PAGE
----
Design pattern blocks (non-linear) / Piano Roll in WRITE mode / Retain accidental when shifting via semi-tones / Highlight current measure / Jump to section-measure

Hi all,

Loving Dorico so far. Using SE and figured out most things either intuitively or through google/forums. Great UI, aesthetic, design etc. I am also fairly new to notation too as I’m normally an electronic music composer with Cubase Pro.

Apologies for so many requests but I have decided to invest time into Dorico but in doing so I’ve found things that I’d love to see in future versions that’d save me epic time. Some of these may be features already but I haven’t seen it yet.

Q1. Other than using some sort of existing notation to repeat etc, is there a way to copy/paste ‘blocks’ of measures such that editing one ‘block’ changes it in all other blocks of that type too?

So I have ABACABA form, and Dorico has a higher abstract view of the project in that way, and changing it in A will change it all in A.

Q2. Sure PLAY mode looks cool but for people who are still learning music theory such as myself can we please have a basic piano roll in WRITE mode that will highlight notes on the virtual keyboard as we either press them on a MIDI keyboard or select them from the staff?

Q3. Yes, it’s excellent that shifting an octave will retain the accidentals, but sometimes when auditioning notes, which is a common use case for me, I sometimes go far into the next octave, but then the accidental gets lost. Can this be retained?

Q4. Is it possible already to have the current measure to be highlighted in some way, yet keeping current notes highlighted in contrast too, as it plays? Makes it way easier to track.

Q5. Can we skip measures in playback for the impatient with a keyboard shortcut? Can we map measures to specific keyboard shortcuts so we can jump to them? Considering there may be dozens of measures we can assign them via navigating it according to section and then the measure relative offset in that section? Say introduction first measure: holding down one key traverses through sections looping through them and then when you let go it navigates hierachically down into the sub measures and similarly loops through those too.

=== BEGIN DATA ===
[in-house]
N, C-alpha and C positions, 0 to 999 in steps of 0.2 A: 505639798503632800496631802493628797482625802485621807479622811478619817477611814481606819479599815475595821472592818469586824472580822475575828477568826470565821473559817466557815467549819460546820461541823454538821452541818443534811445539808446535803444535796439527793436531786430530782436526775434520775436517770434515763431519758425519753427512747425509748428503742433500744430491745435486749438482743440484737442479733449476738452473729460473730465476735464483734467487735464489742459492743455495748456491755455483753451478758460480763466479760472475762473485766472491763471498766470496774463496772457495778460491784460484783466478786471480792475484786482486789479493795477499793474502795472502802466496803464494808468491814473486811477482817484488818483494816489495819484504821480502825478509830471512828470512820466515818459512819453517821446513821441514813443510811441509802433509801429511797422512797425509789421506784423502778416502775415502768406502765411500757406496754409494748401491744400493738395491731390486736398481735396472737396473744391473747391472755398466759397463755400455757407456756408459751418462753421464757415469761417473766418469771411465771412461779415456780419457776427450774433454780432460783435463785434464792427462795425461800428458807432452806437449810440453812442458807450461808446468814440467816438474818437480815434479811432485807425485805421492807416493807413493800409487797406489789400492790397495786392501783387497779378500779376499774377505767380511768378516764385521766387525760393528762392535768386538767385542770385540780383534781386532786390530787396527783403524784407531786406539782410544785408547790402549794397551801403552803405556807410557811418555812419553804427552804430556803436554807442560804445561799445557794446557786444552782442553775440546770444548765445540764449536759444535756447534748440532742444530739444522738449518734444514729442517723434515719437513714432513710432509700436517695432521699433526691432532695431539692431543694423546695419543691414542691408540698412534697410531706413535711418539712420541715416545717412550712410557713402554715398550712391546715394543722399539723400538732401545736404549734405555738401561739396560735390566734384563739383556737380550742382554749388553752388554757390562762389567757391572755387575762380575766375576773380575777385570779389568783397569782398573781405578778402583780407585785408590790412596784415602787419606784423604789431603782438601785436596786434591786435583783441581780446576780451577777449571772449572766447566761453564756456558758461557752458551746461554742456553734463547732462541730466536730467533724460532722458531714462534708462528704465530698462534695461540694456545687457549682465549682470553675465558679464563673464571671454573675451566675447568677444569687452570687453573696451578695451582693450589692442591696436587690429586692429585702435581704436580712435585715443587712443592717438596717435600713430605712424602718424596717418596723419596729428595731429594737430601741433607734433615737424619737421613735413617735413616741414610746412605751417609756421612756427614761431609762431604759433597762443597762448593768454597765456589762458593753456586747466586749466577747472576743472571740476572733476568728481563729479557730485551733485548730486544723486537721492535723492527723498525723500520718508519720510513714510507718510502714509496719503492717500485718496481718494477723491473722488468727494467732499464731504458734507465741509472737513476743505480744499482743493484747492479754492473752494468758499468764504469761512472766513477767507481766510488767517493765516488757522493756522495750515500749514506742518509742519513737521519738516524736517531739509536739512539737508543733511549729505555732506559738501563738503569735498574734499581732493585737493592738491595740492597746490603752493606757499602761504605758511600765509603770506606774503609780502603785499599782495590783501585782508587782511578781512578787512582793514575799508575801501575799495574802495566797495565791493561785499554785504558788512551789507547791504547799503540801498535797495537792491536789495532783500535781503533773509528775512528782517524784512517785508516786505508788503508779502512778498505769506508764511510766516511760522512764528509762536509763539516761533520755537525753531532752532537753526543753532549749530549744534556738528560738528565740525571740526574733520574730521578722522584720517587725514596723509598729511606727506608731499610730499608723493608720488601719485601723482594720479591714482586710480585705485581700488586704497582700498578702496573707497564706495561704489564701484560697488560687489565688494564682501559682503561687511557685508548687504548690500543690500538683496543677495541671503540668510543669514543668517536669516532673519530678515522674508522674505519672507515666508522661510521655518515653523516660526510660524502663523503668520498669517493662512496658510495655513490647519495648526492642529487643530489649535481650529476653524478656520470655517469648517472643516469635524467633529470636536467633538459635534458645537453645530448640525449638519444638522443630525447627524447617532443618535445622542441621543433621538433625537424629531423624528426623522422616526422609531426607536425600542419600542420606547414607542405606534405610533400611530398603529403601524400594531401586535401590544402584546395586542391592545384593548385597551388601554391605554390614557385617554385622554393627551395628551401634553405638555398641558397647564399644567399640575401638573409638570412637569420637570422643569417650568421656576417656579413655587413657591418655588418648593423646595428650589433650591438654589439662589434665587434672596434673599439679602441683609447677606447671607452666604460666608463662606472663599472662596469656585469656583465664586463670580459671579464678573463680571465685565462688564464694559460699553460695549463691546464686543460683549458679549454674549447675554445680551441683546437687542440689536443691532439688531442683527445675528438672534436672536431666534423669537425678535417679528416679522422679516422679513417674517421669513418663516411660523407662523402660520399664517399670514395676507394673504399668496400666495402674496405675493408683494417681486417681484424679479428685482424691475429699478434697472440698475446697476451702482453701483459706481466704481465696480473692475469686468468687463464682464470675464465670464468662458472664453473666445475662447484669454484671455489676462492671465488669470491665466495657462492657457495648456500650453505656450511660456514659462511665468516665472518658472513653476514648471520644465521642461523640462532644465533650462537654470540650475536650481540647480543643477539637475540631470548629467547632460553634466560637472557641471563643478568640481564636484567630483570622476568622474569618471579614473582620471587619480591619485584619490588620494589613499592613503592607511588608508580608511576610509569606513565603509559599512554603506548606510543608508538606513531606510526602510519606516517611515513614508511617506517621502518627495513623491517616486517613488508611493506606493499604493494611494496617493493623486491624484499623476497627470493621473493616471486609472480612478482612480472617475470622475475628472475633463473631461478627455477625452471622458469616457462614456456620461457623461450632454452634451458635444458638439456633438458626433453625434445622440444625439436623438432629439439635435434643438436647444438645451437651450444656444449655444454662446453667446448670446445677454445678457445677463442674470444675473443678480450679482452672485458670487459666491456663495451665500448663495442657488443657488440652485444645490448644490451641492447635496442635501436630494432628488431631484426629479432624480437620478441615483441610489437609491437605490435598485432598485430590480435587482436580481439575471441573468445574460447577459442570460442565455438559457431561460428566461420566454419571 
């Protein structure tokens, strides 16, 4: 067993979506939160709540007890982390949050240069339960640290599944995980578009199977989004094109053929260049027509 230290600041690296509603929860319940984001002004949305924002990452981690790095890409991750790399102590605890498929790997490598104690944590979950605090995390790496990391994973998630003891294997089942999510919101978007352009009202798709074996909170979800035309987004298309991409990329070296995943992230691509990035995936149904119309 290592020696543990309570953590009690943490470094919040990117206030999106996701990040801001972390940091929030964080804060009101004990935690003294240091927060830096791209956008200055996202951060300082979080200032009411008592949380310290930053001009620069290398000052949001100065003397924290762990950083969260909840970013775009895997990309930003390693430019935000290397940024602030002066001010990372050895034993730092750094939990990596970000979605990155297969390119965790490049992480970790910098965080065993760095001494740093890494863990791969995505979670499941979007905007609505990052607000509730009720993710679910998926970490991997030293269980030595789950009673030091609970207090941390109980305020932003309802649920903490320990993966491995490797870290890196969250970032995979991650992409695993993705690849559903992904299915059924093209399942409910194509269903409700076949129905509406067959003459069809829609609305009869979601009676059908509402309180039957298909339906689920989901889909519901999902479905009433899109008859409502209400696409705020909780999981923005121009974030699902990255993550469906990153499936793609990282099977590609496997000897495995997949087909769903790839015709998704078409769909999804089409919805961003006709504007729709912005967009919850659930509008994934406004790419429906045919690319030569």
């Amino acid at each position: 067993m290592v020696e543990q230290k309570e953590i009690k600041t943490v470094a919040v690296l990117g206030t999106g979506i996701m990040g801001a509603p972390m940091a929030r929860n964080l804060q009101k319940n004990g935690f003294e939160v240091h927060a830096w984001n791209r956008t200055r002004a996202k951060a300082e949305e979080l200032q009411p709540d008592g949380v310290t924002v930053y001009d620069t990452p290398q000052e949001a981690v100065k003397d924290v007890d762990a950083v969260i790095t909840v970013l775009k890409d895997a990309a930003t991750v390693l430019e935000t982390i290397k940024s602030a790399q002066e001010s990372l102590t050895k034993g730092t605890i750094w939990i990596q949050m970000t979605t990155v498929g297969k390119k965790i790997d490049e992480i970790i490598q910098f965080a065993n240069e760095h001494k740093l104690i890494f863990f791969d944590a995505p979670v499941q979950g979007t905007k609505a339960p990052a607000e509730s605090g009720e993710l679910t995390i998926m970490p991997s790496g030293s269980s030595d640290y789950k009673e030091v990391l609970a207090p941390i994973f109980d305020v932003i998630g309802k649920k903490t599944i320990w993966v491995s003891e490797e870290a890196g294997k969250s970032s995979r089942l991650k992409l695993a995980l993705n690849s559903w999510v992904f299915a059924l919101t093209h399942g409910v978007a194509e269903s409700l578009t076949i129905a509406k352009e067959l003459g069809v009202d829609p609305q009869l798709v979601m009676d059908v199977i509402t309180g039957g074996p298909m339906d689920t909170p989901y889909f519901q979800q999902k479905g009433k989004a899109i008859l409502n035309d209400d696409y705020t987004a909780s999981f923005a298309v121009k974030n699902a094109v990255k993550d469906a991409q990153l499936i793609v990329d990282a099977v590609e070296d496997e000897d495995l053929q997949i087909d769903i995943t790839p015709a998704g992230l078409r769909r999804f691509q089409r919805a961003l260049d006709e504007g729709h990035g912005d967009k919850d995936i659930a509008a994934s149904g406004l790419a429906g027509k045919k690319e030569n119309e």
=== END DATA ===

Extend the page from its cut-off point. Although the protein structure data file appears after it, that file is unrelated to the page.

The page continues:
Thanks again and regards,

Welcome to the forum, Francis.

I’m pretty sure that the (current) answers to all five of these are “no”, but there are some great suggestions in there, some of which are new, and I’m sure the development team will take note of your post and its content.

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Thanks for your feedback and suggestions, Francis. One question:

I’m not sure what you mean by this. Could you elaborate?

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Hey there,

When there’s an accidental on a note, say as # on C#, and I manually shift it up an octave with 12 alt-ups, it loses the accidental. But when I do it in one go as ctrl-shift-up it retains it.

I would like to see it ‘stick’ regardless of the note but I can see reasons why not to implement this suggestion, as chances may be greater the user may prefer it to default to not – as most transpositions would be less than an octave and most likely aligned with how it is now. Sorry if I was a bit confusing and I get fairly caffeinated.

PS. I’ve already finished a 3 minute piano solo in Dorico on my first try – all I can say that this is a wonderful product and have been pleasantly surprised. Really love the powerful keyboard shortcuts with mouse/MIDI keyboard, and sometimes I think I’m back at work (AutoCAD) in a good way because of the massive productivity I’m getting out of it. Dorico summary: Think less, make more.

Thanks and regards,

It sounds like you’re not familiar with the key commands cmd-alt up/down arrow (I guess ctrl-alt on windows) to shift notes a whole octave up or down. That will definitely leave the accidental intact.

Yes, I just mentioned that does it. I just meant when doing it incrementally it doesn’t reproduce the same behaviour.

That’s because they are intended for different uses. Shifting a note by an octave assumes you’re simply shifting register. When shifting a single note at a time, there’s no reason to assume you want to retain the same alteration to the new pitch that is different than the previously established chord. It’s very simple to press the plus or minus keys if you need to add an accidental back. I would personally despise it if the behavior was changed. For example, let’s say I’m in A major. I have a #G (and I had to manually mark it because of a previously altered G in the same bar). Why on earth would I want dorico to presume that if I shifted the pitch up by one I desired an #A in the key of A major? It’s reasonable to presume that if I shift the octave I want the G to remain sharped and in the key. But if I decide the pitch is wrong and alt it by one pitch upwards #A would rarely make sense.

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Yes, I’m with @Romanos401 here. I wouldn’t expect us to change transposition via Alt+up/down to retain the accidental. It would almost never be what you want.